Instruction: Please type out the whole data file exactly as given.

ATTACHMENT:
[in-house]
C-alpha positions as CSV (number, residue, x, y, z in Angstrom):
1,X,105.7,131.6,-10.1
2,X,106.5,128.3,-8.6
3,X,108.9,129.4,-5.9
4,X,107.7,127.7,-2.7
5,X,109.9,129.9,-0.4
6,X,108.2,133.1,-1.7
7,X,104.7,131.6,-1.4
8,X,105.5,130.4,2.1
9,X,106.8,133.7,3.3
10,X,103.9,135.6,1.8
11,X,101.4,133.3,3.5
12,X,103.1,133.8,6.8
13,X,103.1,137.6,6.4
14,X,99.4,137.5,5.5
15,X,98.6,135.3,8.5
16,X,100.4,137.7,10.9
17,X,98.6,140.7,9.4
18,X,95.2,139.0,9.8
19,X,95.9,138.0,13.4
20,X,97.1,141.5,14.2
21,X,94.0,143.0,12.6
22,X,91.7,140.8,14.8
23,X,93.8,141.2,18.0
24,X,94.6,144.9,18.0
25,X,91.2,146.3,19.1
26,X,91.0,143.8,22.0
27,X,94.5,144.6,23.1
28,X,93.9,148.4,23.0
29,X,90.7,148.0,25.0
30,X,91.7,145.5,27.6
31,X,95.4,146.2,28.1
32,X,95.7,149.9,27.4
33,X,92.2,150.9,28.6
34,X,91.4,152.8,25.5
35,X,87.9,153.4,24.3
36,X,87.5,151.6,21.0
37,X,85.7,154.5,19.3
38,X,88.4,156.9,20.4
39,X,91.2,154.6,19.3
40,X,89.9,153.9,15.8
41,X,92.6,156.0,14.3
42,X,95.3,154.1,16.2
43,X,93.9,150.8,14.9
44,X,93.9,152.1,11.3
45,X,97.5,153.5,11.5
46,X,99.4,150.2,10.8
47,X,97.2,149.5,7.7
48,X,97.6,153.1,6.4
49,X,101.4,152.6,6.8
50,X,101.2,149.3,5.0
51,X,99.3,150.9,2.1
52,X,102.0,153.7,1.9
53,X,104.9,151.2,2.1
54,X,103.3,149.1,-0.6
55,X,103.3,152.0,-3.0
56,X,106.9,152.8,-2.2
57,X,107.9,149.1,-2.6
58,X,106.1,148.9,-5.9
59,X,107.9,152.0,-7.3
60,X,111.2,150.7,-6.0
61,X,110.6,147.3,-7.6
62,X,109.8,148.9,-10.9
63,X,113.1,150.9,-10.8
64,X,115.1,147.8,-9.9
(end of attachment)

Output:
[in-house]
C-alpha positions as CSV (number, residue, x, y, z in Angstrom):
1,X,105.7,131.6,-10.1
2,X,106.5,128.3,-8.6
3,X,108.9,129.4,-5.9
4,X,107.7,127.7,-2.7
5,X,109.9,129.9,-0.4
6,X,108.2,133.1,-1.7
7,X,104.7,131.6,-1.4
8,X,105.5,130.4,2.1
9,X,106.8,133.7,3.3
10,X,103.9,135.6,1.8
11,X,101.4,133.3,3.5
12,X,103.1,133.8,6.8
13,X,103.1,137.6,6.4
14,X,99.4,137.5,5.5
15,X,98.6,135.3,8.5
16,X,100.4,137.7,10.9
17,X,98.6,140.7,9.4
18,X,95.2,139.0,9.8
19,X,95.9,138.0,13.4
20,X,97.1,141.5,14.2
21,X,94.0,143.0,12.6
22,X,91.7,140.8,14.8
23,X,93.8,141.2,18.0
24,X,94.6,144.9,18.0
25,X,91.2,146.3,19.1
26,X,91.0,143.8,22.0
27,X,94.5,144.6,23.1
28,X,93.9,148.4,23.0
29,X,90.7,148.0,25.0
30,X,91.7,145.5,27.6
31,X,95.4,146.2,28.1
32,X,95.7,149.9,27.4
33,X,92.2,150.9,28.6
34,X,91.4,152.8,25.5
35,X,87.9,153.4,24.3
36,X,87.5,151.6,21.0
37,X,85.7,154.5,19.3
38,X,88.4,156.9,20.4
39,X,91.2,154.6,19.3
40,X,89.9,153.9,15.8
41,X,92.6,156.0,14.3
42,X,95.3,154.1,16.2
43,X,93.9,150.8,14.9
44,X,93.9,152.1,11.3
45,X,97.5,153.5,11.5
46,X,99.4,150.2,10.8
47,X,97.2,149.5,7.7
48,X,97.6,153.1,6.4
49,X,101.4,152.6,6.8
50,X,101.2,149.3,5.0
51,X,99.3,150.9,2.1
52,X,102.0,153.7,1.9
53,X,104.9,151.2,2.1
54,X,103.3,149.1,-0.6
55,X,103.3,152.0,-3.0
56,X,106.9,152.8,-2.2
57,X,107.9,149.1,-2.6
58,X,106.1,148.9,-5.9
59,X,107.9,152.0,-7.3
60,X,111.2,150.7,-6.0
61,X,110.6,147.3,-7.6
62,X,109.8,148.9,-10.9
63,X,113.1,150.9,-10.8
64,X,115.1,147.8,-9.9